Dr. Molkentin is a Professor of pediatrics at Cincinnati Children's Hospital Medical Center in the United States of America where he first joined as faculty in 1997.  He has also been an Investigator of the Howard Hughes Medical Institute (HHMI) since 2008. He obtained his BS in Biology from Marquette University in Milwaukee Wisconsin (USA) and his PhD in Physiology from the Medical College of Wisconsin (USA). His current research focuses on understanding the molecular mechanisms of heart and skeletal muscle disease, with a special interest in mitochondrial-dependent mechanisms of nonapoptotic death such as mitochondrial permeability transition pore (MPTP) formation that underlies cellular necrosis. Prominent diseases of both heart and skeletal muscle are affected by cellular necrosis mediated by the MPTP, so identifying the genes that further control this process could have a substantial effect on our treatment of these types of diseases, which is a goal of the Leducq project. We are also interested in characterizing the intracellular signaling pathways that control cellular growth, differentiation and cell death in cardiac and skeletal muscle. A better understanding of the signaling pathways that control these processes, coupled with the identification of novel genes, could suggest new treatment strategies for human heart disease.

Cincinnati Children's Hospital Medical Center, USA

Gyorgy Hajnoczky

Gyorgy received his MD from Semmelweis Medical University in 1987 and PhD from the Hungarian National Academy of Sciences in 1994. He has been a Full Professor at Thomas Jefferson University since 2002, where he also has served as the founding director of the MitoCare Center for Mitochondrial Imaging Research and Diagnostics. The long term objective of his group is to reveal critical roles mitochondria play in integrating cell and tissue function through their dynamics and interactions with other cell structures, coordinating calcium homeostasis, integrating cell metabolism, exerting cellular quality control, and driving cell life/death decisions. The Hajnoczky group has 20+ years of experience in the study of mitochondrial signaling and dynamics and has provided evidence on the control of both ATP production and apoptosis induction by calcium oscillations. His group demonstrated direct physical linkage (tethering) and local calcium transfer between endoplasmic reticulum and mitochondria and also made contributions to the research on mitochondrial fusion and motility dynamics. Gyorgy was also instrumental in setting up many imaging approaches and in designing some molecular tools which are currently widely used in mitochondrial biology research.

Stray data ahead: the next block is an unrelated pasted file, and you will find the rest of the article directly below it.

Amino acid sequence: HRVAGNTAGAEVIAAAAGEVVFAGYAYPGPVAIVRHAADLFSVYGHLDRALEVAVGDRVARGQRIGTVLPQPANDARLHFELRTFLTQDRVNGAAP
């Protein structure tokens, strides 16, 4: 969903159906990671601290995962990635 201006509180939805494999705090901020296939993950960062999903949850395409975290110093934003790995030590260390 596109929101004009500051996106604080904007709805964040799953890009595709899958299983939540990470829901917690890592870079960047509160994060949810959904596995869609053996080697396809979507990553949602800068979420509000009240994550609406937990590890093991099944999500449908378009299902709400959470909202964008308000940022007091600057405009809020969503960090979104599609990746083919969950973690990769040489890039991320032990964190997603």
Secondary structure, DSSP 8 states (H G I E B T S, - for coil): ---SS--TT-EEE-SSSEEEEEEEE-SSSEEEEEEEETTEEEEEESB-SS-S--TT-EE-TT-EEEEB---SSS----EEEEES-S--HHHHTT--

Thomas Jefferson University

Jonathan Dando

Jonathan Dando is the Managing Director of Echino Limited; a company that specialises in optimising and implementing global collaborations and R&D portfolios in the health and medicial devices sector. He has a BSc in Biophysics from the University of Portsmouth, UK, and received his PhD in Genetic Engineering from the UK Open University, which he performed in Milan, Italy. He has worked all over the planet for small and large biopharmaceutial companies, technology transfer companies, research institutes and Universities and in partnerships composed of these stakeholders. He has directed several large portfolios focused on developing insight and therapeutic options for a wide array of age related and degenerative diseases, with a specific focus on cardiovascular, neuromuscular disorders and soft tissue disorders. He has also established many companies which have been spin-off biotech/medical device companies from the research outcomes of the portfolios.

Echino Ltd

Michael Forte (Alumni)

Michael Forte was a member of Mitocardia from its inception to early 2019 and was a senior scientist at the Vollum Institute and a professor in the Departments of Molecular and Medical Genetics, Cell and Developmental Biology, and Physiology and Pharmacology in the School of Medicine. After being awarded his B.S. from the University of Notre Dame in 1973, Forte earned his Ph.D. in Genetics from the University of Washington in 1978. The Forte lab is investigating the role of mitochondria in the overall regulation of cellular calcium (Ca2+). Ca2+ ions probably represent the most ubiquitous signaling pathway in all cells. Mitochondria are now recognized as initiators and transducers of a range of cell signals, participating in neuronal functions like synaptic plasticity and processes central to activation and amplification of programmed cell death. Moreover, as the main source of cellular ATP, mitochondria must respond to fluctuating energy demands of the cell. As local and global fluctuations in Ca2+ concentration are ubiquitous in eukaryotic cells and are the common factor in a wide array of intra- and inter-cellular signaling cascades, the relationships between mitochondrial function and Ca2+ transients is currently a subject of intense scrutiny. The mitochondrial Ca2+ pool oscillates rapidly in synchrony with cytosolic Ca2+ and thus, mitochondria have the ability to shape cytosolic Ca2+ transients. Mitochondria also respond to Ca2+ uptake by upregulating energy production, thus integrating metabolism with local Ca2+ signaling. The Forte lab is interested in the reciprocal effects of Ca2+ on mitochondria and mitochondria on the Ca2+ signals. Through genetic and drug discovery approaches, the goal is to understand the response of mitochondria to Ca2+, the pathways by which Ca2+ accumulates into mitochondria, and the potential role of mitochondrial Ca2+ particularly in cardiovascular disease processes.

Mike retired after an illustrious career in Academia and Research in early 2019, being replaced by Gyorgy Hajnoczky and his team.

Oregon Heath and Science University, USA